Profile picture of Michael Fishlen

Michael Fishlen

Associate Professor Emeritus, Chinese Literature
Asian Studies, East Asian Languages
Office: 308 Friendly Hall


My research interests include Tang dynasty (618-906) and earlier poetry (and history and philosophy). I describe it this way because to understand the Tang one must know what came before, and to understand the poetry (or literature) one must consider the relevant history, philosophy, religion, etc. Traditional Chinese culture is a unity, and no part or no period is complete by itself or explains itself. It is also my approach that the classical works of Chinese poetry are not understood all that well, and the later poets serve as readers and interpreters of what came before. My interests also extend to traditional and modern Chinese law, to nationalities in China and in the United States, and so to federal Indian law as well. This is explained somewhat by my background.

I was trained in classical sinology at Indiana University in the late 1960’s, where my focus was on late Tang poetry and my dissertation on mythological themes in the poetry of Li He (791-817). A secondary interest at Indiana was classical Tibetan, which included due attention to the relevant history and art, and to Buddhism. This much would explain the articles on Tang poetry I wrote in the 1970’s, with a slight shift of attention from Li He to his contemporary, Du Mu (803-52), and my first dozen years or so in the field. But then, for a variety of reasons, in the mid 1980’s I acquired a law degree, and from the spring of 1989 to the fall of 1990 I taught at two law schools in China and then worked as a lawyer in Shanghai. Prior to this I had lived in China on two occasions and visited several times as well. While in Beijing in 1992, I became acquainted with the minority communities there, and led a study-tour to Xinjiang. Since then I have presented papers on nationalities in China and, following corollary tangents, have books nearing completion on the major early Indian law cases, federal and state, and on the poetry of Du Mu.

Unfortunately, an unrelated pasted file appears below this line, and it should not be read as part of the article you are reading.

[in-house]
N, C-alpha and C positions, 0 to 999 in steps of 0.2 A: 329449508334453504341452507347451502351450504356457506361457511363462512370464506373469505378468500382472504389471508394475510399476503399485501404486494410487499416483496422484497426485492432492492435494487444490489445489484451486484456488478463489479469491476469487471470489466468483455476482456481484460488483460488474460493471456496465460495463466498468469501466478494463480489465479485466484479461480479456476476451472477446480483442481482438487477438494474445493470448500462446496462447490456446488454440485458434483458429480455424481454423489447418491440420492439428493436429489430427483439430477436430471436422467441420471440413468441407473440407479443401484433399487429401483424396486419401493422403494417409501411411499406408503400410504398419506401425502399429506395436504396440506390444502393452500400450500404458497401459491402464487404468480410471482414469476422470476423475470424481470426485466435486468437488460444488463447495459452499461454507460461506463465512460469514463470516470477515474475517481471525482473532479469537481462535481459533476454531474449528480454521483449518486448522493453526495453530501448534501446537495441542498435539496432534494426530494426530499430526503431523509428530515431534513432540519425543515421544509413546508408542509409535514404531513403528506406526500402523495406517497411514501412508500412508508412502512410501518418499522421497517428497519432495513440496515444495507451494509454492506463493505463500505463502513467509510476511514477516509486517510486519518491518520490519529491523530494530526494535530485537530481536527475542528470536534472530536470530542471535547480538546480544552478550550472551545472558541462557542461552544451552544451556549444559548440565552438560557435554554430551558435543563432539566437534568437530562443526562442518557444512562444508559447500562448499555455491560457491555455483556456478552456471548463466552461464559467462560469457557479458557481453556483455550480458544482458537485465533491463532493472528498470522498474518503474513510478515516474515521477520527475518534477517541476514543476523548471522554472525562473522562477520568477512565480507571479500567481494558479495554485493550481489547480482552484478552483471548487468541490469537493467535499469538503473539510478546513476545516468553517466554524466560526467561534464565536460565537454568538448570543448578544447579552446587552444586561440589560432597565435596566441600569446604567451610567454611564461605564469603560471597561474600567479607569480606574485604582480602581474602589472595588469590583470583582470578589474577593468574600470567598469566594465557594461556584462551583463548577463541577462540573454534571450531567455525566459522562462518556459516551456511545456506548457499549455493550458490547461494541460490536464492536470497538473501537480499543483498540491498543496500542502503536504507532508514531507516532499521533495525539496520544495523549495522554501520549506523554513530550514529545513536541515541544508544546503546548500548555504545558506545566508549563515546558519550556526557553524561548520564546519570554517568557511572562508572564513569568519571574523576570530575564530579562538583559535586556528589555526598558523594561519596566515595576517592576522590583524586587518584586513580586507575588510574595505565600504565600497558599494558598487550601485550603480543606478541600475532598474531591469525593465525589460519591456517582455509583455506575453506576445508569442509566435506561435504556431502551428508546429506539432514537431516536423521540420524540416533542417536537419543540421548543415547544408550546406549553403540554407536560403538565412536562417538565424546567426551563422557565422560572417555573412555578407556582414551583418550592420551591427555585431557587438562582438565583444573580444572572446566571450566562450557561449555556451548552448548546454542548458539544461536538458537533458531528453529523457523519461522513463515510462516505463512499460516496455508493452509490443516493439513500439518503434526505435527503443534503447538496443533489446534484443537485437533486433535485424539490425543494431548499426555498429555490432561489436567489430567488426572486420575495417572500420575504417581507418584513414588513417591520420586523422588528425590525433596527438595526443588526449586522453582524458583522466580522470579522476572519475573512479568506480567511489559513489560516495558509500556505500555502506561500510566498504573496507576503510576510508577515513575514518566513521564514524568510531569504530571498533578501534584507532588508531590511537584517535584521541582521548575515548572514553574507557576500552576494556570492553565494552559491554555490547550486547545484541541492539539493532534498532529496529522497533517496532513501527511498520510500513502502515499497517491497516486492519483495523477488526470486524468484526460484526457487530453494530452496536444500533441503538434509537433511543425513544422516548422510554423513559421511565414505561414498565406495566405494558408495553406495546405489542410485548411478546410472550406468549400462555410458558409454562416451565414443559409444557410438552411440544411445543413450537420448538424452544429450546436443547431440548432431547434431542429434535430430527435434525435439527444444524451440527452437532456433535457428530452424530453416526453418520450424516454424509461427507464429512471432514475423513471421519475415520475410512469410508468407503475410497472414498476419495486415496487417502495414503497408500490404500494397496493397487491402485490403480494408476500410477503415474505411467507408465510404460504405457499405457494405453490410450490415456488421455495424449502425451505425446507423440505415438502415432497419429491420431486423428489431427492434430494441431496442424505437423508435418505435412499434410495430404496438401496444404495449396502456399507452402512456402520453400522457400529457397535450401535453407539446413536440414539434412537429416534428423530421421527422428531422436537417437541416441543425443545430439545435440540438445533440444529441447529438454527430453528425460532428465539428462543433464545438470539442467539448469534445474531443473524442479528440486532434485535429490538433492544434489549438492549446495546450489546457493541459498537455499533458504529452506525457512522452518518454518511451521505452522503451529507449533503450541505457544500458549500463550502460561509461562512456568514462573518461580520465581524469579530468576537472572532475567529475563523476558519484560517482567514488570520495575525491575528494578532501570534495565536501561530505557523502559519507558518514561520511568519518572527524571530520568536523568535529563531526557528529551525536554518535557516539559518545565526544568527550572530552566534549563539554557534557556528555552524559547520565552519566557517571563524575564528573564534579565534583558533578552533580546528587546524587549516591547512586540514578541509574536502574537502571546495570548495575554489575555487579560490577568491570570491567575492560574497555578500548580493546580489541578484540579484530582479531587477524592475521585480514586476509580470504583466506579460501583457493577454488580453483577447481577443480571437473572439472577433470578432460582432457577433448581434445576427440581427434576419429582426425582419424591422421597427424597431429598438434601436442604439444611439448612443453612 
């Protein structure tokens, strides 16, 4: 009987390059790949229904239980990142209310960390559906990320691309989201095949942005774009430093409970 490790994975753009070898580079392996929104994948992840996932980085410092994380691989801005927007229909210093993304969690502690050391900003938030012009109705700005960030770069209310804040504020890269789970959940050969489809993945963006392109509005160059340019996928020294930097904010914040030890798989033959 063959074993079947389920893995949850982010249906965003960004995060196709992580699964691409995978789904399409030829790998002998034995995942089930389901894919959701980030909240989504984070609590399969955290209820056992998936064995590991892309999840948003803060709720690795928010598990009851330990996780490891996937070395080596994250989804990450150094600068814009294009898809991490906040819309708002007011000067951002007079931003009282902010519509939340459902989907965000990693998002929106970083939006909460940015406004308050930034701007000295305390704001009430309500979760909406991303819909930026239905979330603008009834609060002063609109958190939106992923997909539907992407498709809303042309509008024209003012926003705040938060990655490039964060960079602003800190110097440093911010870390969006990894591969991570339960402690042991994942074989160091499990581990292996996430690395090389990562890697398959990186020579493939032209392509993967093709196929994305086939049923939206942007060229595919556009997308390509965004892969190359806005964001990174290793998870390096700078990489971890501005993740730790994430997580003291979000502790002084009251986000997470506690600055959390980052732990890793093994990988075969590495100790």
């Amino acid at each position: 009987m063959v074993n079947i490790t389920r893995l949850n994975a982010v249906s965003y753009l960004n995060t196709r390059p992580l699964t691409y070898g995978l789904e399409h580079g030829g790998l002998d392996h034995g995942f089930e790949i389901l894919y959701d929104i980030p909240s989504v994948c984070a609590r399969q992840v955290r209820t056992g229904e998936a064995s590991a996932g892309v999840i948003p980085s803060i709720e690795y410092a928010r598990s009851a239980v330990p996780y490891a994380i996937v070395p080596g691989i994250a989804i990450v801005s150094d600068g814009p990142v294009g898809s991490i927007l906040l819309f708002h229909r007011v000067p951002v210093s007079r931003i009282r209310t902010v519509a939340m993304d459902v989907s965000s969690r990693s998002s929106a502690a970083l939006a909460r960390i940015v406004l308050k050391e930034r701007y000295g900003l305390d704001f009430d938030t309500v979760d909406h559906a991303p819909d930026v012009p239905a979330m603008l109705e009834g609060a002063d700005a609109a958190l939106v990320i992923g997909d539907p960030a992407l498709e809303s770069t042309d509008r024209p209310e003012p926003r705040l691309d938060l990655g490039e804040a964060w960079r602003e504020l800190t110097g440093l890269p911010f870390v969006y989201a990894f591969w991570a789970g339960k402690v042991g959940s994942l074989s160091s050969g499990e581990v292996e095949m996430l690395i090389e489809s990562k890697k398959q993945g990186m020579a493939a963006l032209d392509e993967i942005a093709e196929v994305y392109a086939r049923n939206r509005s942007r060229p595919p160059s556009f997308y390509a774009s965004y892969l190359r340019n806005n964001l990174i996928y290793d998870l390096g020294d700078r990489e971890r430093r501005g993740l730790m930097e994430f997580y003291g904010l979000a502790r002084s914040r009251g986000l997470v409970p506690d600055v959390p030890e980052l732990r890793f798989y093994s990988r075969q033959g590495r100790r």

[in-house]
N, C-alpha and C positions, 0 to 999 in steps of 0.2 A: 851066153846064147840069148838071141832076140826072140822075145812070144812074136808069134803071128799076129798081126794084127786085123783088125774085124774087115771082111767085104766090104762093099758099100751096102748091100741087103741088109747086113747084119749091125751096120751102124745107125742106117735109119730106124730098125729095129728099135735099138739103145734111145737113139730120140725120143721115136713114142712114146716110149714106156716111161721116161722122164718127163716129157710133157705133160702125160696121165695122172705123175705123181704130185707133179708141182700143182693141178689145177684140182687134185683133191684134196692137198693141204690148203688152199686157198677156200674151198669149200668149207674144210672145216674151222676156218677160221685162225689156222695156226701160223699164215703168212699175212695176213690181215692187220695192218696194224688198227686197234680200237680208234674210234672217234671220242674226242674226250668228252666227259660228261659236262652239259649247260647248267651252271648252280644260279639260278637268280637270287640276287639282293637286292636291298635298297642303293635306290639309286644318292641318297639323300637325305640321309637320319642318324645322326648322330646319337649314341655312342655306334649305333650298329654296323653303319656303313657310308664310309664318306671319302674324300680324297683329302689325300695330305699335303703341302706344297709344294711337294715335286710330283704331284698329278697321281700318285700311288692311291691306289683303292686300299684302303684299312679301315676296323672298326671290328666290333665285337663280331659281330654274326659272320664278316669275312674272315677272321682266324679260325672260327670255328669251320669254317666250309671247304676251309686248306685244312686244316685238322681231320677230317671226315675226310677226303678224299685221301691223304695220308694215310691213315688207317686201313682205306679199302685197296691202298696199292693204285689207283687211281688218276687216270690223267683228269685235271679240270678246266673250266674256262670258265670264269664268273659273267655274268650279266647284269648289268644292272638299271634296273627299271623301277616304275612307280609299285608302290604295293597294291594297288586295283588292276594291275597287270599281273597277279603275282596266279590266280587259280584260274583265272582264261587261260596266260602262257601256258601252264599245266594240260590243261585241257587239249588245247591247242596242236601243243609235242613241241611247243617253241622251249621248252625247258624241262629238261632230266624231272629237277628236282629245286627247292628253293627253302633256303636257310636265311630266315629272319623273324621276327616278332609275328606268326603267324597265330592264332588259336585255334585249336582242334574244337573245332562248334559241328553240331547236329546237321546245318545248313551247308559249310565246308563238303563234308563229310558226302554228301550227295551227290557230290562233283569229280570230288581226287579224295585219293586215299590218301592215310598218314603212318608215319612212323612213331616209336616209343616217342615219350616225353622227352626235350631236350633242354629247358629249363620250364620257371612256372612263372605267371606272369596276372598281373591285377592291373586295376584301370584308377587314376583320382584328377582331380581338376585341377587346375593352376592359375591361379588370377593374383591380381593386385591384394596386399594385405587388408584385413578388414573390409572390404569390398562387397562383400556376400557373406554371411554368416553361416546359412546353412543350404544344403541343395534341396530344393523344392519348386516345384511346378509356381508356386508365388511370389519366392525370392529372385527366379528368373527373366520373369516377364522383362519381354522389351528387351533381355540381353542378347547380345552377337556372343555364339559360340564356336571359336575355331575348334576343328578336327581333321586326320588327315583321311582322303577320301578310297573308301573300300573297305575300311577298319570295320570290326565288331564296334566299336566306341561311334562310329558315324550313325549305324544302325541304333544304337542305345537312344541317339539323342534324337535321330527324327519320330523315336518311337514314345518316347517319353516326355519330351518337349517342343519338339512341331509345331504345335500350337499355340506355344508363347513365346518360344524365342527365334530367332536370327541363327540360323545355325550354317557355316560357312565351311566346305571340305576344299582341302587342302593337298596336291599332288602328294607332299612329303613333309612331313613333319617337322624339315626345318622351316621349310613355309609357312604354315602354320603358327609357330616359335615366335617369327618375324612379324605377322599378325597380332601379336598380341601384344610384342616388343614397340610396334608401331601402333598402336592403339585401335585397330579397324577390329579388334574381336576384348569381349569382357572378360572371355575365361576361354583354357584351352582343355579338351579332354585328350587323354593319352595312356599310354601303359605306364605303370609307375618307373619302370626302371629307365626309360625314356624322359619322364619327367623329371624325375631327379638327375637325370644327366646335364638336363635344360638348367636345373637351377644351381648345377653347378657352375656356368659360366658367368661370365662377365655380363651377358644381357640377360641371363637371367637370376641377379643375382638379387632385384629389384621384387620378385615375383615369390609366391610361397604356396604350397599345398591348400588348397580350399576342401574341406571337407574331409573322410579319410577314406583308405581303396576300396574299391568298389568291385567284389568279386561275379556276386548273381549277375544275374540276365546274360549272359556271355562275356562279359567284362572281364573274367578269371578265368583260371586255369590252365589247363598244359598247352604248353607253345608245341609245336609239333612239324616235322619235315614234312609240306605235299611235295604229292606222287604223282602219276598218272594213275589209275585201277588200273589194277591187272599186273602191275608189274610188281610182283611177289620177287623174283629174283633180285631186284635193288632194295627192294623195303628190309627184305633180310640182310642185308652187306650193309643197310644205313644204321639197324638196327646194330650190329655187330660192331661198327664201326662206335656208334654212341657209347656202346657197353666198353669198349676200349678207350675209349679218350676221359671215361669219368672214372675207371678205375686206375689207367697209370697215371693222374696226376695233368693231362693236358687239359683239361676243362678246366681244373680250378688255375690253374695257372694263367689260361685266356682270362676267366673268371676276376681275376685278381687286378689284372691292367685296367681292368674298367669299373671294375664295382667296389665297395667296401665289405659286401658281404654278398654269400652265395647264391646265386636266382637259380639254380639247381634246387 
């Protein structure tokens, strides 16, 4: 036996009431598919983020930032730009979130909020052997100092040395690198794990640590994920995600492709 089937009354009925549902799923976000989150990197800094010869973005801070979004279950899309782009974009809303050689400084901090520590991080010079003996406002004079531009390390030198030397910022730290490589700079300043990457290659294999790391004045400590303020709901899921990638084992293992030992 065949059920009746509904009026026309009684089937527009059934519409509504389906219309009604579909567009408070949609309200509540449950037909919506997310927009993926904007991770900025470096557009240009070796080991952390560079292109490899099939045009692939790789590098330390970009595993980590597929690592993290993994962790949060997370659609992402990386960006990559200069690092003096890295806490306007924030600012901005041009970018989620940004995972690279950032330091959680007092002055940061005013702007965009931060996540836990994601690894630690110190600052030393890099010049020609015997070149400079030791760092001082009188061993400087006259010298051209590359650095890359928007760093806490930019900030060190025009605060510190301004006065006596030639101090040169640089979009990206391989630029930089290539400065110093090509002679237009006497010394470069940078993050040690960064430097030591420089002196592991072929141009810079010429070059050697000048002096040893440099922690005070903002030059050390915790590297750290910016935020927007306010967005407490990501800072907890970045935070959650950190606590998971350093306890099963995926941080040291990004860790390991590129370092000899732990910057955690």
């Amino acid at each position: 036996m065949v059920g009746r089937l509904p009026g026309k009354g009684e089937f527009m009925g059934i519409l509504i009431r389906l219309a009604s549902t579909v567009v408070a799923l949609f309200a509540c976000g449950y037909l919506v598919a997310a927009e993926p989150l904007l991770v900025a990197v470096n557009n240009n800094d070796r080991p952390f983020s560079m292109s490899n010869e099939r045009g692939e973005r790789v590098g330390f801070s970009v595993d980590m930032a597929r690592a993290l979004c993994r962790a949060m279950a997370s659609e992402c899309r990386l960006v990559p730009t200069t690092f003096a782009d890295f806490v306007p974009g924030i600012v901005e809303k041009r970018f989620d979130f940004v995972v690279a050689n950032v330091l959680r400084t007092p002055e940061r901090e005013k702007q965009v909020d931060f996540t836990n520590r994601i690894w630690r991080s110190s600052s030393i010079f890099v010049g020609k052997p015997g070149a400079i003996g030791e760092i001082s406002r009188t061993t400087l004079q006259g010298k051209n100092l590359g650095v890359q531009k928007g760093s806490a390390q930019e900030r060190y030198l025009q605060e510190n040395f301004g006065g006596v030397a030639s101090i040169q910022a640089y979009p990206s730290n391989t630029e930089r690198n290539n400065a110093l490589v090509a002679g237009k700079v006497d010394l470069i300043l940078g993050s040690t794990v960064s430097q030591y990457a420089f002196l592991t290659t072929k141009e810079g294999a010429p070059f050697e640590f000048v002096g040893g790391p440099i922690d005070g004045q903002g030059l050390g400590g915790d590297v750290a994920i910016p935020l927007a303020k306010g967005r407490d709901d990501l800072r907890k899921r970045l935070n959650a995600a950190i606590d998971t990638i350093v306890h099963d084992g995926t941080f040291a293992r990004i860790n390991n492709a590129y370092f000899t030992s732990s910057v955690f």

I usually teach the middle segments of the undergraduate survey of Chinese literature (Chn 306) and of the graduate seminar Issues in Medieval Chinese Literature (524). My other courses include Literary Chinese (436,7) and seminars in Early and Tang Poetry (554,5) and Traditional Chinese Law and Literature (556).


“Wine, Poetry and History: Du Mu’s ‘Pouring Alone at the Prefectural Residence,'” Toung Pao 80.4-5 (1994): 260-297.
Review of Haun Saussy’s The Problem of a Chinese Aesthetic, The Journal of Asian Studies 55.1 (1996): 187-191.